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How can Tottenham make a profit?

It is one of the more bemusing things about the EPL, that each year it seems, the Tiny Totts sack a manager, pay him off, off load some of the players the last manager bought (D Bentley anyone?) and still make a profit.

To put this in context here is a list of the profitable clubs from the last financial year (that’s the one that ended in the summer of 2008)

Arsenal £36.7m
Blackburn Rotational Fouling £3m
Everton Anti Gravity £26,000
Mohamed Al Fulham £3.2m
Tottingham £3m
West Bromwich Wobbleyou £11.3m (in Championship)

That’s it. Everyone else made a loss.

In looking at the EPL figures, the turnover show just how far apart different clubs are. Turnover of course isn’t everything – you can have a massive turnover and make a massive loss (as the examples show), but it reflects the size of the operation

Here’s a few selected turnovers

Arsenal £222.5m
Aston Villa £75.5m
Blackburn £56.4m
Chelsea £213.6m
Manchester U £256.2m
Stoke City £11.2m (while in Championship)
Liverpool £159m
Tottenham £114.7m
West Brom £27.2m

It is obvious that profit and turnover don’t go together in this league. Tottenham are half the size of the top four clubs by turnover, but are double the size of Blackburn. Top of the second league, if you like. A similar size to Newcastle (£100.8m)

So profit and turnover don’t link. But still, Tottenham always have these funny managers and their squads and that must drain money out. How do they make a profit?

The clue – or at least one clue – comes in player salaries…

Arsenal: £101.3m
Manchester U: £121.1m
Chelsea: £149m
Tottenham: £52.9m
Newcastle: £74.6m
Blackburn: £39.6m

The picture that emerges is that Tottenham are in every sense a much smaller club than Arsenal. Their wage bill as a percentage of turnover is about the same as Arsenal (around 46%) – as opposed to Newcastle where it is at 74% – which explains why Newcastle made a loss of £34m.

I think what we can see with Tottenham is that profit always comes first. If we recall the transfers of last summer, they held back on the deal with Manchester U in order to maximise their income from Barbietoff – irrespective of the fact that this left them without time to buy another striker.

It is also interesting that the Tinies pay dividends The dividend a year ago gave £2.5m to Enic – the organisation mostly owned by Mr Lewis in his tax haven.

So the strategy is clear – raise the income up to the big league level in order to get into the big league itself in order to pay more divis.

There are two problems with this strategy however

First, there seems to be a doubt about whether Tottenham will get 58,000 for each home game. Arsenal entered the Ems with a 10 year season ticket waiting list, which was quite separate from the silver membership and the waiting list for silver membership.

Tottenham’s silver membership automatically puts you on the season ticket waiting list – and the club has been counting both its silver membership and its season ticket waiting list as two separate items. Of course we won’t know until we see Tottenham v Wigan in February, but there is a doubt as to how full the stadium will be. In reality they might well settle down to having 45,000 for regular games.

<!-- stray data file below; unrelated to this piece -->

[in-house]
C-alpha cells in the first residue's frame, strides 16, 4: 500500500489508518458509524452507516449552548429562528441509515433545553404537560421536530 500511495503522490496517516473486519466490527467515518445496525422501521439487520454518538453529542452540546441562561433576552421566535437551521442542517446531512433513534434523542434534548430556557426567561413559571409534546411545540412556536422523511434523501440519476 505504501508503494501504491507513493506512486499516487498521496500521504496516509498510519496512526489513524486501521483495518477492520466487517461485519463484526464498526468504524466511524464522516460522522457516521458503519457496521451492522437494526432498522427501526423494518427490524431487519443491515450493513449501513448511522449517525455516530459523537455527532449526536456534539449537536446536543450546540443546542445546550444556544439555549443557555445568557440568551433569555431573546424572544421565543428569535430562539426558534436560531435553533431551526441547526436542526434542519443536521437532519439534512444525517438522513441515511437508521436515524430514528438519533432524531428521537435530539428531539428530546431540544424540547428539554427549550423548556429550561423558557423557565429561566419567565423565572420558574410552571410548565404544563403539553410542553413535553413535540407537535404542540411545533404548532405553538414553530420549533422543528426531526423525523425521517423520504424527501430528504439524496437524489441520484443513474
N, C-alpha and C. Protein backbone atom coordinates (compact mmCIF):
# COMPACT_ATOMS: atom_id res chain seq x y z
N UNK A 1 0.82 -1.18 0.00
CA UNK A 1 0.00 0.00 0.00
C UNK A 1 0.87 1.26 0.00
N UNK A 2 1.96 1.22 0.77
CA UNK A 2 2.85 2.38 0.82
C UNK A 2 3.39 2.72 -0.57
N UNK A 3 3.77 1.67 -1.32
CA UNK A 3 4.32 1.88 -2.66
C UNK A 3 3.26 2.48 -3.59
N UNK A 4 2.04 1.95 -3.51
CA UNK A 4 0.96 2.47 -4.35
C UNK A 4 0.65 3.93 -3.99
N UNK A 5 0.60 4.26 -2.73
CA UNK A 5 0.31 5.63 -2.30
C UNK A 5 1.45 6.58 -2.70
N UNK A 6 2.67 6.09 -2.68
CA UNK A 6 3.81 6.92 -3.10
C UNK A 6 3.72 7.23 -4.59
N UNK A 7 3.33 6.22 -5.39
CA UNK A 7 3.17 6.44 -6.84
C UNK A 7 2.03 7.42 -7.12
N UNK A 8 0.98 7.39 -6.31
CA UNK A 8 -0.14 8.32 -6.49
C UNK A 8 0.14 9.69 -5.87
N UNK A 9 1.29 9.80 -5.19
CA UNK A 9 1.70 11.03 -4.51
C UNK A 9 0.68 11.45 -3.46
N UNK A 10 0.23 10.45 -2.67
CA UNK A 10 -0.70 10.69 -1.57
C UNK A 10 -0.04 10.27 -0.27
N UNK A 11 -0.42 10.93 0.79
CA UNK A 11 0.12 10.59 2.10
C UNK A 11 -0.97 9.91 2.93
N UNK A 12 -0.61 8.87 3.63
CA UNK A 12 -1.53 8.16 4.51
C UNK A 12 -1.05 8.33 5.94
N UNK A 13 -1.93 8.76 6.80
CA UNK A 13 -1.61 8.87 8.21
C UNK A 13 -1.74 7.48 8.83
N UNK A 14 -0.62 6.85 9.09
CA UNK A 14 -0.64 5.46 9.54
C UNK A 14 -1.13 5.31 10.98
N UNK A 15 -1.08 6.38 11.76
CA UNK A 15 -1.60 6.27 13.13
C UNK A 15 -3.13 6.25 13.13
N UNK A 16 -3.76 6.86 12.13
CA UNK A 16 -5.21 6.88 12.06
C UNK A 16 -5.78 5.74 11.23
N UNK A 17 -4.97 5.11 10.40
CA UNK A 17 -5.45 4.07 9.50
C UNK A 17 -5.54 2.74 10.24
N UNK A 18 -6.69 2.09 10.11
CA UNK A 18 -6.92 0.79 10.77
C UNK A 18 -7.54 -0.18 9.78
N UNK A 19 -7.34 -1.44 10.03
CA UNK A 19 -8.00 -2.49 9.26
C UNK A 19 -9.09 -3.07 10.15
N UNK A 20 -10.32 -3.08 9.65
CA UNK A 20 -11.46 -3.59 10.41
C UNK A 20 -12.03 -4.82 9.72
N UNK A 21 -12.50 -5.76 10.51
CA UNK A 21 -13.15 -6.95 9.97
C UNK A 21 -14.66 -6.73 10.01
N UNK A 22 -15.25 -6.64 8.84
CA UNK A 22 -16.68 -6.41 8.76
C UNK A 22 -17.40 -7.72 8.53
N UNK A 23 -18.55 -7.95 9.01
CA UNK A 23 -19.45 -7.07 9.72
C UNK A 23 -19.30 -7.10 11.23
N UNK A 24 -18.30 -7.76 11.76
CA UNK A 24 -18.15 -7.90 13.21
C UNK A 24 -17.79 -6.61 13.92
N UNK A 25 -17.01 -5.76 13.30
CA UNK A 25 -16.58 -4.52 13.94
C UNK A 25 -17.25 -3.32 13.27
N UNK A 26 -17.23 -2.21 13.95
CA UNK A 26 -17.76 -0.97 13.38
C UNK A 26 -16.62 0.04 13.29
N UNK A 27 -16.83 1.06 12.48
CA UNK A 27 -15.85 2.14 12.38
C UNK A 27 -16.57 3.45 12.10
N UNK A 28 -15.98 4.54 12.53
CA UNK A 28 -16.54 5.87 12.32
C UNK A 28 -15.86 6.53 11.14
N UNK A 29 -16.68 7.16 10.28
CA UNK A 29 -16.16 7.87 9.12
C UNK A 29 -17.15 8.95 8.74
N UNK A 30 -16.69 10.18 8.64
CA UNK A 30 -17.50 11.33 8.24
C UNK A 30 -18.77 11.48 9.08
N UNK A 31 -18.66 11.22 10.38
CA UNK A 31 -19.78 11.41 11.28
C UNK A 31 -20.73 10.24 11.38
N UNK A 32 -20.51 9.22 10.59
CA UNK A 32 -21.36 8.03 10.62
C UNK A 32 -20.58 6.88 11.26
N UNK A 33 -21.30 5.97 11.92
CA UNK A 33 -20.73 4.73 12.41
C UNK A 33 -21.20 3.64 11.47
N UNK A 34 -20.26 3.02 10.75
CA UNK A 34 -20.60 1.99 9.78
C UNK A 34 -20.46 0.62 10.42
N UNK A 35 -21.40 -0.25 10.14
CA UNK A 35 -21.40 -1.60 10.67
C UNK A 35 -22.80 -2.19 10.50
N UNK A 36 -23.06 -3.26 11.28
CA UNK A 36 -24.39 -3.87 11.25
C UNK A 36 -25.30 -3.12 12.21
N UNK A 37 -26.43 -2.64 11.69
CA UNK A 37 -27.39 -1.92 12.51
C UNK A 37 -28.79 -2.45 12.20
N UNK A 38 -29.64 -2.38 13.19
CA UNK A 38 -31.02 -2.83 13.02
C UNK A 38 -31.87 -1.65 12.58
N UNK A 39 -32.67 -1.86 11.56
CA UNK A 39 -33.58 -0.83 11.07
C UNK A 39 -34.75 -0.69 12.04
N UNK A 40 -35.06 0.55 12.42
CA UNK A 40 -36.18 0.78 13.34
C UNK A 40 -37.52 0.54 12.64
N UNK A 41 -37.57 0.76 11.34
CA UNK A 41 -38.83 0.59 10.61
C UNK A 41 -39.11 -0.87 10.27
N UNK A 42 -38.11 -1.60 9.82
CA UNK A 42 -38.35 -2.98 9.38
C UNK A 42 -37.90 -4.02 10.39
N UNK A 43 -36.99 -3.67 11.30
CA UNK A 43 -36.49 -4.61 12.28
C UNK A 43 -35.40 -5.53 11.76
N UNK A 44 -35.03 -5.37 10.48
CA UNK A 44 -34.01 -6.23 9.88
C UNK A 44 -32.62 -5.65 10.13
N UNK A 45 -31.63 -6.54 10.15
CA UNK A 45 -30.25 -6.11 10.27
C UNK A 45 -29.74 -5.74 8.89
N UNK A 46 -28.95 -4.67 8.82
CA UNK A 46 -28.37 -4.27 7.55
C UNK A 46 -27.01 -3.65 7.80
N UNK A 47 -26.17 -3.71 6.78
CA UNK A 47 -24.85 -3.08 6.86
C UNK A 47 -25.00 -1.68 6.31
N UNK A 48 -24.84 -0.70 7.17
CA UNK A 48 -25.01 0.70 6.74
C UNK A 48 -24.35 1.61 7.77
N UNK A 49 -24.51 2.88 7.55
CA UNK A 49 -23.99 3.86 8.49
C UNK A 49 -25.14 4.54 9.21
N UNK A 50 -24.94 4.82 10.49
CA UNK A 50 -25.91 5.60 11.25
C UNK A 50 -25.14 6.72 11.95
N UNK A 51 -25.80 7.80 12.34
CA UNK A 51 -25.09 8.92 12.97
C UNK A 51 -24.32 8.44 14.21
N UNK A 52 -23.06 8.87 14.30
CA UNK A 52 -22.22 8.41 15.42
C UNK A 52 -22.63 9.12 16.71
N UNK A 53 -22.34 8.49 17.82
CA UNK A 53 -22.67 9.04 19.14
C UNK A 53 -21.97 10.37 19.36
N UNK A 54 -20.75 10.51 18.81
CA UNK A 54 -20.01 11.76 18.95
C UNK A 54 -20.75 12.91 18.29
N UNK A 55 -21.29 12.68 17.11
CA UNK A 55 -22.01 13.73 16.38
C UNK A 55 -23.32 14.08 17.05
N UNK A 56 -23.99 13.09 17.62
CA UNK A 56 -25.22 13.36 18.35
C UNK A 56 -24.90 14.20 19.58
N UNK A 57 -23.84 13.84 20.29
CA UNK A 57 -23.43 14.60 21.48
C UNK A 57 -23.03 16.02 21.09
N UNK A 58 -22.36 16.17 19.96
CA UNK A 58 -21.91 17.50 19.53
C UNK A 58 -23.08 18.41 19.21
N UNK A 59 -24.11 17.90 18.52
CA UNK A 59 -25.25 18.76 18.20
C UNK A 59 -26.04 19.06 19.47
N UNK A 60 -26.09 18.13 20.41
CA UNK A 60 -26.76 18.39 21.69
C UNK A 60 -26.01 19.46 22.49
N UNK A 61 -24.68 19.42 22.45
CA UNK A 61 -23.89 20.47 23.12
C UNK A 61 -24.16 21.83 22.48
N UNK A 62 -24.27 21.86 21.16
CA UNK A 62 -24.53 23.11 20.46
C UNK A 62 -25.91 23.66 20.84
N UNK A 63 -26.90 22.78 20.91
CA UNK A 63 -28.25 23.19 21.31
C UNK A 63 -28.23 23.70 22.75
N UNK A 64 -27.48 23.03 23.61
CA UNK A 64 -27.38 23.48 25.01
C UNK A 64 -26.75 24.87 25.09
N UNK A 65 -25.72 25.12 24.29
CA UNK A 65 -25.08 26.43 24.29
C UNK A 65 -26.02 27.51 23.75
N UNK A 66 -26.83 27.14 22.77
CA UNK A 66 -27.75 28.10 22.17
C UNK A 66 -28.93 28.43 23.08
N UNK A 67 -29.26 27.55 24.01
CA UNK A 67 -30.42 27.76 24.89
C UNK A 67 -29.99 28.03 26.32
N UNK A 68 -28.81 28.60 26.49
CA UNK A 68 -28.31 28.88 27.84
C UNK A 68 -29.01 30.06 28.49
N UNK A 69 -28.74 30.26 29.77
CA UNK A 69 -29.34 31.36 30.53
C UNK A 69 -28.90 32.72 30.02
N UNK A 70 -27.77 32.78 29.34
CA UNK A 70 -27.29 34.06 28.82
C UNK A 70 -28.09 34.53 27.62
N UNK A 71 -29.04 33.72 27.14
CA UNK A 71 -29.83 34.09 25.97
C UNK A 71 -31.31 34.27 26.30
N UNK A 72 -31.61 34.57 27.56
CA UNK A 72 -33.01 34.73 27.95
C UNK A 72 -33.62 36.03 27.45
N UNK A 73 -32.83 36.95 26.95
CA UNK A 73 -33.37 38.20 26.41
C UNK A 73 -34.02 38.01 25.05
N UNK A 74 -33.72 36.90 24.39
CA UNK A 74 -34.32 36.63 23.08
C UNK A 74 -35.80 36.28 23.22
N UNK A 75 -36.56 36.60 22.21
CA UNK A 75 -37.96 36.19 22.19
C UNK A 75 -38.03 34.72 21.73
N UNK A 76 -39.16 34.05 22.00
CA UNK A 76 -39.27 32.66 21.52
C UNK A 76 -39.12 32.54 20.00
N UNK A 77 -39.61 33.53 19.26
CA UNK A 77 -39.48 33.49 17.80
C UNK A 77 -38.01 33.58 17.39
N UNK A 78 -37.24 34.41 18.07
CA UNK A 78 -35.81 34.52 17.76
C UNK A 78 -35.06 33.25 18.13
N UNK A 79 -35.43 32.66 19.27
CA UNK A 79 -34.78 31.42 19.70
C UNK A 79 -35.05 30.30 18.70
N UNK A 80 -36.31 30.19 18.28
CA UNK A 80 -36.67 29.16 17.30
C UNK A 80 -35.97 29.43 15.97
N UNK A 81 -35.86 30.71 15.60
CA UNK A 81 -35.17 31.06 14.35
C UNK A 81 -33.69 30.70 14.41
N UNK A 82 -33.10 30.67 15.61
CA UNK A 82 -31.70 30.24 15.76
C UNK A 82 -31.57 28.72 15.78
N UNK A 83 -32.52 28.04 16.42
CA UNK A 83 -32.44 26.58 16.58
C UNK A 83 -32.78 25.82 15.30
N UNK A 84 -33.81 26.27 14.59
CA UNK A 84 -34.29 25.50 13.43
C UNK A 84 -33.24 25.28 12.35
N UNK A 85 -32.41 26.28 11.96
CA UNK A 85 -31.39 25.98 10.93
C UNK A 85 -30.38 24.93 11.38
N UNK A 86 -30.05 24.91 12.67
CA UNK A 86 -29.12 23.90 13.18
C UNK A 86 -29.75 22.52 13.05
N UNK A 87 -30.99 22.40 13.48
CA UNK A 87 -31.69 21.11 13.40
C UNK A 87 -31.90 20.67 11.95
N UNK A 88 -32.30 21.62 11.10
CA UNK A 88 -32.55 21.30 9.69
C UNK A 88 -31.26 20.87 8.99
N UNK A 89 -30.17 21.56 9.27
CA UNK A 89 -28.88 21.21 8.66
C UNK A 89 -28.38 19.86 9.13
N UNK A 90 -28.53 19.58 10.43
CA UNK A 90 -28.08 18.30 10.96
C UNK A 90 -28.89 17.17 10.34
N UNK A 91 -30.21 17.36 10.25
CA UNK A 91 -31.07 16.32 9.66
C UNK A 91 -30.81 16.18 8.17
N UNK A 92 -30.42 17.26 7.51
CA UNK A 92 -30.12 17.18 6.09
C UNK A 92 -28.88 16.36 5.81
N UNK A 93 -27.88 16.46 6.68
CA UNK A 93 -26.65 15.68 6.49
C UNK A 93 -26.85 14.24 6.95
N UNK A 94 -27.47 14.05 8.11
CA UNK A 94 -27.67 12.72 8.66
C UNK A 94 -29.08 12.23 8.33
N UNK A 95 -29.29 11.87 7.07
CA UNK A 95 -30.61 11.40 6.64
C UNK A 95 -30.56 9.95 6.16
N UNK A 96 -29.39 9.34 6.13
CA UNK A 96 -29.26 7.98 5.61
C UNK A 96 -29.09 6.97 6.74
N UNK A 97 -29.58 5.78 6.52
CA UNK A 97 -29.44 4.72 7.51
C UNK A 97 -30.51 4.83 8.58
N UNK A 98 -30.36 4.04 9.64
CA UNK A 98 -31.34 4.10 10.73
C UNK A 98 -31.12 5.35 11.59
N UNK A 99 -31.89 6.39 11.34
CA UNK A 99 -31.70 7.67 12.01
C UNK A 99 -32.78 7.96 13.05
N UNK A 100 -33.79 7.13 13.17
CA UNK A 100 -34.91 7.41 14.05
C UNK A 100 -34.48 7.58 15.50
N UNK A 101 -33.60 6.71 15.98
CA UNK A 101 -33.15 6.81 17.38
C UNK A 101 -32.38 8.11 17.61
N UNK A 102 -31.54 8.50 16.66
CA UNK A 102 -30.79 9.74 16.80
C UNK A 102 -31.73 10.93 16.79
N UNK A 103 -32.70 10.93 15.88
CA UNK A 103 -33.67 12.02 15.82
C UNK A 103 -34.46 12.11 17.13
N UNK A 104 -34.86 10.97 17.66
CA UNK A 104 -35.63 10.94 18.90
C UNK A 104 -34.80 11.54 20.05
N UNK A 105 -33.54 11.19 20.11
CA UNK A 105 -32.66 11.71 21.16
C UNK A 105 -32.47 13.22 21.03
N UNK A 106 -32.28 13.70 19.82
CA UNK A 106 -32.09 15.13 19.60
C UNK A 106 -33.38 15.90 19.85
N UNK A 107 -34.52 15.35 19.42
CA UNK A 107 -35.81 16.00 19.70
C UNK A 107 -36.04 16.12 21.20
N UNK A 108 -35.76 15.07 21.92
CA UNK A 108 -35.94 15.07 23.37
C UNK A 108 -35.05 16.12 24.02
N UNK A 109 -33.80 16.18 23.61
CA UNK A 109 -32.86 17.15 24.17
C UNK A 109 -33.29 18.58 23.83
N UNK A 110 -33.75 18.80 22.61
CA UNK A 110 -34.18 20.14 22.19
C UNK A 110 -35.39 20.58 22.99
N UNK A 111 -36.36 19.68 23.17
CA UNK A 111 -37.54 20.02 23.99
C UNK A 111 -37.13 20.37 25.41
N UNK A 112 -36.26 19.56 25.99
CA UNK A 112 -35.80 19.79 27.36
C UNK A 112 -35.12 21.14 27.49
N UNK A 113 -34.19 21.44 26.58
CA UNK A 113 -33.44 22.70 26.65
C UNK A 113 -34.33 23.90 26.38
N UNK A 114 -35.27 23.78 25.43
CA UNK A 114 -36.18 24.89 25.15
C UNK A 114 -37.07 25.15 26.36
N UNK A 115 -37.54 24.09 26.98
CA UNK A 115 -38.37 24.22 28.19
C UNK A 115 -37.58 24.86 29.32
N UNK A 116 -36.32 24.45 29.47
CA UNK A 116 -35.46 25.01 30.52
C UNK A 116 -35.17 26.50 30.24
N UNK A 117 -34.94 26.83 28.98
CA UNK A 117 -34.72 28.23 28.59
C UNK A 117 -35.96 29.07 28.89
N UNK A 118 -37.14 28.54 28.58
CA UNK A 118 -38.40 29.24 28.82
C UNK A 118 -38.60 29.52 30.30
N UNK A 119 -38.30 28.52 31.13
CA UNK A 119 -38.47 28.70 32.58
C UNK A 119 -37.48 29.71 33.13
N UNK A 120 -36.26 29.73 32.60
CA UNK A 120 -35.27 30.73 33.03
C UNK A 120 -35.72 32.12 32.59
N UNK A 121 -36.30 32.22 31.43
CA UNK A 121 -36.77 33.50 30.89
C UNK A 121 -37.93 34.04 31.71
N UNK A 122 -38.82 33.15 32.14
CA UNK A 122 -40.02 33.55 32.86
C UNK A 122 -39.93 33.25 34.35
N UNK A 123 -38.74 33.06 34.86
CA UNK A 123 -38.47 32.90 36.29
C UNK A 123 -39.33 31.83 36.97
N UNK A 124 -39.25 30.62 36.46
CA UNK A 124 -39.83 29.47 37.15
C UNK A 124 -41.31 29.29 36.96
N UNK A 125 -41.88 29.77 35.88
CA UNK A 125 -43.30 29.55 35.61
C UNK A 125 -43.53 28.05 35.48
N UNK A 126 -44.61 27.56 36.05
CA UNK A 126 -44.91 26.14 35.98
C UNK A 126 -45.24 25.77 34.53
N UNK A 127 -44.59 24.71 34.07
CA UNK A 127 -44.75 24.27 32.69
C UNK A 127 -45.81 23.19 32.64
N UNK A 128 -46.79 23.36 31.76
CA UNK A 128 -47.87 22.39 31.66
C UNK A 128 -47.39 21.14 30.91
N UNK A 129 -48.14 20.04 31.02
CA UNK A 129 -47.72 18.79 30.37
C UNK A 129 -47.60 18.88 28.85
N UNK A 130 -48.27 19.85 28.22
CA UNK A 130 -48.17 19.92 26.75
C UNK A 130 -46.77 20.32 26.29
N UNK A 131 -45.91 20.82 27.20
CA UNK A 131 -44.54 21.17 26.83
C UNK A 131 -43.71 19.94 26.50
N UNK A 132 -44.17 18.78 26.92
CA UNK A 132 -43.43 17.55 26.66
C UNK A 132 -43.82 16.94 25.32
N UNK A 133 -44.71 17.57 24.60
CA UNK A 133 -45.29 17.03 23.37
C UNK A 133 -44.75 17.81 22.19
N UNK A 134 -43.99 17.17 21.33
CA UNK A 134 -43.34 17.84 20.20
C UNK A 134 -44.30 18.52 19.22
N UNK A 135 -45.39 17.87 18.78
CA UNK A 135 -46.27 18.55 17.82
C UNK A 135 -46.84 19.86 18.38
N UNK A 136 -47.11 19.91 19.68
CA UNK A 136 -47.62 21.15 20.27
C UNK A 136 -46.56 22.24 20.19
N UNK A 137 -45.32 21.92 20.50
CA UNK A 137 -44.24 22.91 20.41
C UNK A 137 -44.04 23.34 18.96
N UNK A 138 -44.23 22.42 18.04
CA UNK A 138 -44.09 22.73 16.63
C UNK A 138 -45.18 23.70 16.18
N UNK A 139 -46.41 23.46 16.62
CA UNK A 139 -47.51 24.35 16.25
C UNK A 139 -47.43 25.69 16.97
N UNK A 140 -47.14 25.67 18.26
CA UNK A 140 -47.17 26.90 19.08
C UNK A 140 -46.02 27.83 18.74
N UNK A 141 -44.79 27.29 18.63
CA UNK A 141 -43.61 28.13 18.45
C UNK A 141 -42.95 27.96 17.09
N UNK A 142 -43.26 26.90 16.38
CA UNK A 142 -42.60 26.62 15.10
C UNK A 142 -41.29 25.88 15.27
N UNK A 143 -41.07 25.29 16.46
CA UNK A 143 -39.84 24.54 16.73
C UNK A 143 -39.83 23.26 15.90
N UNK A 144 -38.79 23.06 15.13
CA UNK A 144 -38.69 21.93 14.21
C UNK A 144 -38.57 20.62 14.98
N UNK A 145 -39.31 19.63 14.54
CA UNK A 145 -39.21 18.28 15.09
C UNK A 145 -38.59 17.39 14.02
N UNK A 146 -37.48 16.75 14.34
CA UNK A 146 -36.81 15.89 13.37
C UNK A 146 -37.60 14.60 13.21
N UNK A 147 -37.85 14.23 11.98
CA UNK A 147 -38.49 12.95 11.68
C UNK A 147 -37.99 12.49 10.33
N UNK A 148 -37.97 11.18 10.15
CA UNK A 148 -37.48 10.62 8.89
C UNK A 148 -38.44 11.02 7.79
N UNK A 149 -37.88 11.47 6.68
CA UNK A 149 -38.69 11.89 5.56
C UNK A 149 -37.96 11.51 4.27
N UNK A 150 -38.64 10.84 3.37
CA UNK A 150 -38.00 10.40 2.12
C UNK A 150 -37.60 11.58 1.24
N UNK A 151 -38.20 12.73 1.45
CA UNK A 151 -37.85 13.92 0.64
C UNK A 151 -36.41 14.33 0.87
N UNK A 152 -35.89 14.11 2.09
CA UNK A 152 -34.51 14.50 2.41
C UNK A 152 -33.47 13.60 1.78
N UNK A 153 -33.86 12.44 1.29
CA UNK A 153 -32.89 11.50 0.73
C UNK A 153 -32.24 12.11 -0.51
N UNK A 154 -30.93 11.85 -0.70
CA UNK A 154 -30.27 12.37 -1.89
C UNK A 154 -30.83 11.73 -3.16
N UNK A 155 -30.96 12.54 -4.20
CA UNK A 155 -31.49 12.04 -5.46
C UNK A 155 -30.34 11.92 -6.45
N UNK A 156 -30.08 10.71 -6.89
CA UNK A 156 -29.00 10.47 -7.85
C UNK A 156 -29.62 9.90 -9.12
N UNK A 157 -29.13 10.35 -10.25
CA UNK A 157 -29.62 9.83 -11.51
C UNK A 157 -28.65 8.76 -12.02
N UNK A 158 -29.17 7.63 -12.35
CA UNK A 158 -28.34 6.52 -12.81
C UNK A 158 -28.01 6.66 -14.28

Second there is the problem of getting into the Champs League. It is being shown year on year that to get into the Champs you need one of the current top four to slip up (as Liverpool did when Everton sneaked in) and you also need to spend more and more on players in preparation to get in.

We saw this year how Aston Villa really thought that they could do it – and so they took a reserve side to Russia for a UEFA Cup game, and got knocked out, so they could focus on ending up in 4th in the League. But they simply did not have the playing resources to make it happen.

Building a new stadium soaks up a lot of the money available to you. To try and do it with a debt in place before you start, makes it harder still. To then increase your wages bill to Champs League levels makes it harder again. Especially if in the meanwhile the stadium is not full for each game.

If we add all that together we get

Existing debt £65m plus Training Ground bill £20m plus Stadium bill of £350 = total debt of £435m – similar to Arsenal in fact, although not on such good terms because of the problem of raising money now.

Plus an increase of say £50m a year in wages to try and get into the Champs League.

Against that the extra income from the stadium – if it really is there. It is quite a gamble. And I am not sure it is a gamble they are going to take.

I believe they will build the new stadium (although the seats won’t be quite as close to the pitch as they are currently suggesting) but it will only be full for the biggest matches. They won’t dramatically increase their player salary level, and they won’t seriously expect to get into the top four for a prolonged period. They will stay top of the second economic division – nothing more.